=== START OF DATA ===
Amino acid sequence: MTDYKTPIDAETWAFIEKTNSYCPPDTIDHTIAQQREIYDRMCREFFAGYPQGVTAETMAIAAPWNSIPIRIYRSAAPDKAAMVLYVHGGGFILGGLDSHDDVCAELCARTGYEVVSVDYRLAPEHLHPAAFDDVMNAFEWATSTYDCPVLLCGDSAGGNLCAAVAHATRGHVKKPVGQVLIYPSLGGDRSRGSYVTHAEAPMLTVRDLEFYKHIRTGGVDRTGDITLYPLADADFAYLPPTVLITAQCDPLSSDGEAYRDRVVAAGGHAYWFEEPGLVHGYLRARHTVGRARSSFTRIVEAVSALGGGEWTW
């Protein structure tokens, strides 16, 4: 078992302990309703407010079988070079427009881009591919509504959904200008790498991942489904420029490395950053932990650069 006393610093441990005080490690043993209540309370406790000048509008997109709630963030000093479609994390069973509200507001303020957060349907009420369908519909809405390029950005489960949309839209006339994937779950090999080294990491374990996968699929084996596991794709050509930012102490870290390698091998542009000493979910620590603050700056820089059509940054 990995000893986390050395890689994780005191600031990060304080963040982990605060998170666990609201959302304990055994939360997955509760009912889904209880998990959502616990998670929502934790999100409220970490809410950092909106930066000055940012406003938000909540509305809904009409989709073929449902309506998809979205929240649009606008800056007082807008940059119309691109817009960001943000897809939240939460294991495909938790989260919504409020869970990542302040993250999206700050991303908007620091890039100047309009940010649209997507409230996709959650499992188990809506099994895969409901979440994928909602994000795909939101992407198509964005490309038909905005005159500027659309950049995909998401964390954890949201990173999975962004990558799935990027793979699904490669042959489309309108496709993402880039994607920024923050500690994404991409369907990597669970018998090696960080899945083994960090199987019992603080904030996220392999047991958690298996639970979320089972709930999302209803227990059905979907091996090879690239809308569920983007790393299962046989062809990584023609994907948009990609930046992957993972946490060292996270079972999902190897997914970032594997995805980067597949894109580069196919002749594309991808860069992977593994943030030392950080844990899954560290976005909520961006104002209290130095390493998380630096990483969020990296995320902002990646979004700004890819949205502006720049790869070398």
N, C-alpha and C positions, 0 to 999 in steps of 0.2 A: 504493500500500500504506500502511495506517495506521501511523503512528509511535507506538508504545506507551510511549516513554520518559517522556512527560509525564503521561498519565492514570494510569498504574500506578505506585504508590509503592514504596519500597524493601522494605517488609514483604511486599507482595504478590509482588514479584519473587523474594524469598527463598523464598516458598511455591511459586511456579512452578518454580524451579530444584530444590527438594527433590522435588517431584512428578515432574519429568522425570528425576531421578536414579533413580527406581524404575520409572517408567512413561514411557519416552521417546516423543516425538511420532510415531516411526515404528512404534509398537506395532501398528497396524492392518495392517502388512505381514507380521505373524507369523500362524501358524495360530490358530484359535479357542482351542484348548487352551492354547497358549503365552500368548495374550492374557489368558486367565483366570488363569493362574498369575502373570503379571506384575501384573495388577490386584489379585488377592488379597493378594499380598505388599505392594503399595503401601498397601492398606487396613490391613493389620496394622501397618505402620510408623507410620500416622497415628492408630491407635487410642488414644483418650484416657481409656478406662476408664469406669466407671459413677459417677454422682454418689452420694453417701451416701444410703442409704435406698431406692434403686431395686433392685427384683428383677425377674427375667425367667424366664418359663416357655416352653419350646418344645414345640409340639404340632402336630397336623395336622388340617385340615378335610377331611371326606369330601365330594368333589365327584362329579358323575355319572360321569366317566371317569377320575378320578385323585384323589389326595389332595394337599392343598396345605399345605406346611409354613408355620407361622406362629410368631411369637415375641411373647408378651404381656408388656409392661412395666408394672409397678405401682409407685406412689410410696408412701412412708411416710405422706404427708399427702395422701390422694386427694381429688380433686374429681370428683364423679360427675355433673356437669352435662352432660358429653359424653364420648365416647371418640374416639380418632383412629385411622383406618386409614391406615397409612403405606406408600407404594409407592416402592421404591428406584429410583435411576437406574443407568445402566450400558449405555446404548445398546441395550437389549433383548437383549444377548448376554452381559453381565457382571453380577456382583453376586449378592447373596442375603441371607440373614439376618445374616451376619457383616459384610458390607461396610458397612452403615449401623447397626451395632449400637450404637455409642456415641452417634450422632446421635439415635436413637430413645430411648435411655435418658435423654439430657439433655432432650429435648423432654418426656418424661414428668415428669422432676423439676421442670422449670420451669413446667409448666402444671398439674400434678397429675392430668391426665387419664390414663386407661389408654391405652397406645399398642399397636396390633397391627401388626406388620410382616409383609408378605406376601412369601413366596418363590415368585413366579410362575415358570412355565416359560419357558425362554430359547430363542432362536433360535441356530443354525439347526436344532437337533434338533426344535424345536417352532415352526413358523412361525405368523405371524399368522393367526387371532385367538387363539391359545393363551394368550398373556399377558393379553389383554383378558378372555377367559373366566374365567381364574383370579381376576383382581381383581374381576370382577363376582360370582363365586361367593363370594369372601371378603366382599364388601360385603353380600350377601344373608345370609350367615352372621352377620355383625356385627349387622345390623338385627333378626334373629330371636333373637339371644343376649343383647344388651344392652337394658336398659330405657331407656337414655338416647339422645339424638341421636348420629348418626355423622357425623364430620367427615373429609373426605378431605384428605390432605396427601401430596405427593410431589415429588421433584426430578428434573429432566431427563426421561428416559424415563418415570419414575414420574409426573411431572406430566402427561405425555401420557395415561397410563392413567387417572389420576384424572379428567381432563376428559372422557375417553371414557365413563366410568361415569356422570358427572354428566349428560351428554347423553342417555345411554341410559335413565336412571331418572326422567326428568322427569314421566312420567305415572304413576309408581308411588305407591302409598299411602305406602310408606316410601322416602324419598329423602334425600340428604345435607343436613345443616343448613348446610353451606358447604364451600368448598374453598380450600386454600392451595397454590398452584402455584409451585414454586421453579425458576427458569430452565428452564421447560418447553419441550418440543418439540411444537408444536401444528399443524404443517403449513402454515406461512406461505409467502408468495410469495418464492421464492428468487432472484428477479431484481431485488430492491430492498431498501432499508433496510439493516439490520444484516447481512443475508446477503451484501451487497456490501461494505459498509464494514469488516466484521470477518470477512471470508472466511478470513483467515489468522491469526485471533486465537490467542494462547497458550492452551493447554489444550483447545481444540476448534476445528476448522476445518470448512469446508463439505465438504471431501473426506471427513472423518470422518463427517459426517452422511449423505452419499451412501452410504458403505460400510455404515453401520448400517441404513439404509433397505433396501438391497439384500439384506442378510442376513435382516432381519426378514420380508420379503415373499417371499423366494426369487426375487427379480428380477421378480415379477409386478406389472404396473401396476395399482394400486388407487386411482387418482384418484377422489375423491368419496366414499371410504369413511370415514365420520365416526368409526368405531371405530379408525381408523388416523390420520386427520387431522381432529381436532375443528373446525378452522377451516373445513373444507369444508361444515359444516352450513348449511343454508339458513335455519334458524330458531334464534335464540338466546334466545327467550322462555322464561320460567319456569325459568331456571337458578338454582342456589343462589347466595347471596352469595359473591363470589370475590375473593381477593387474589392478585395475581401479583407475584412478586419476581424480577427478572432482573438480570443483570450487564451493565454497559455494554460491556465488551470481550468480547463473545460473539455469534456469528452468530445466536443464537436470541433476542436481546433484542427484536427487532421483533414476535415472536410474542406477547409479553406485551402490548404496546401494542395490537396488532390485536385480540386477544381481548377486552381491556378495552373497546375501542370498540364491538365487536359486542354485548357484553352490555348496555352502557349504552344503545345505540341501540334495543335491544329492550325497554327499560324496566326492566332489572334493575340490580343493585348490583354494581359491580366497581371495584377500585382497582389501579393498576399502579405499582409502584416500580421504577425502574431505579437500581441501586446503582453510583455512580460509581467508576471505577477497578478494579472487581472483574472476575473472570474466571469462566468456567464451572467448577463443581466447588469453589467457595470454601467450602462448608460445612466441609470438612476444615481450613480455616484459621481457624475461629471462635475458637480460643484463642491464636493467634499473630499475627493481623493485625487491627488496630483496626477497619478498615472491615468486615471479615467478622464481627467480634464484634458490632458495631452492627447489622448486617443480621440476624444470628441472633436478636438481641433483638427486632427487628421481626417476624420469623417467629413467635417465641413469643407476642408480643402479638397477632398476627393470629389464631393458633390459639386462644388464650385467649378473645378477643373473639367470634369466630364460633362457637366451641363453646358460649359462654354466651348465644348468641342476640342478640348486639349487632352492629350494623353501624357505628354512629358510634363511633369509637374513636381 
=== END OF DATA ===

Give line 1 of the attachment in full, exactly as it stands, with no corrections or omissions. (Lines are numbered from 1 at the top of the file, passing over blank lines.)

Amino acid sequence: MTDYKTPIDAETWAFIEKTNSYCPPDTIDHTIAQQREIYDRMCREFFAGYPQGVTAETMAIAAPWNSIPIRIYRSAAPDKAAMVLYVHGGGFILGGLDSHDDVCAELCARTGYEVVSVDYRLAPEHLHPAAFDDVMNAFEWATSTYDCPVLLCGDSAGGNLCAAVAHATRGHVKKPVGQVLIYPSLGGDRSRGSYVTHAEAPMLTVRDLEFYKHIRTGGVDRTGDITLYPLADADFAYLPPTVLITAQCDPLSSDGEAYRDRVVAAGGHAYWFEEPGLVHGYLRARHTVGRARSSFTRIVEAVSALGGGEWTW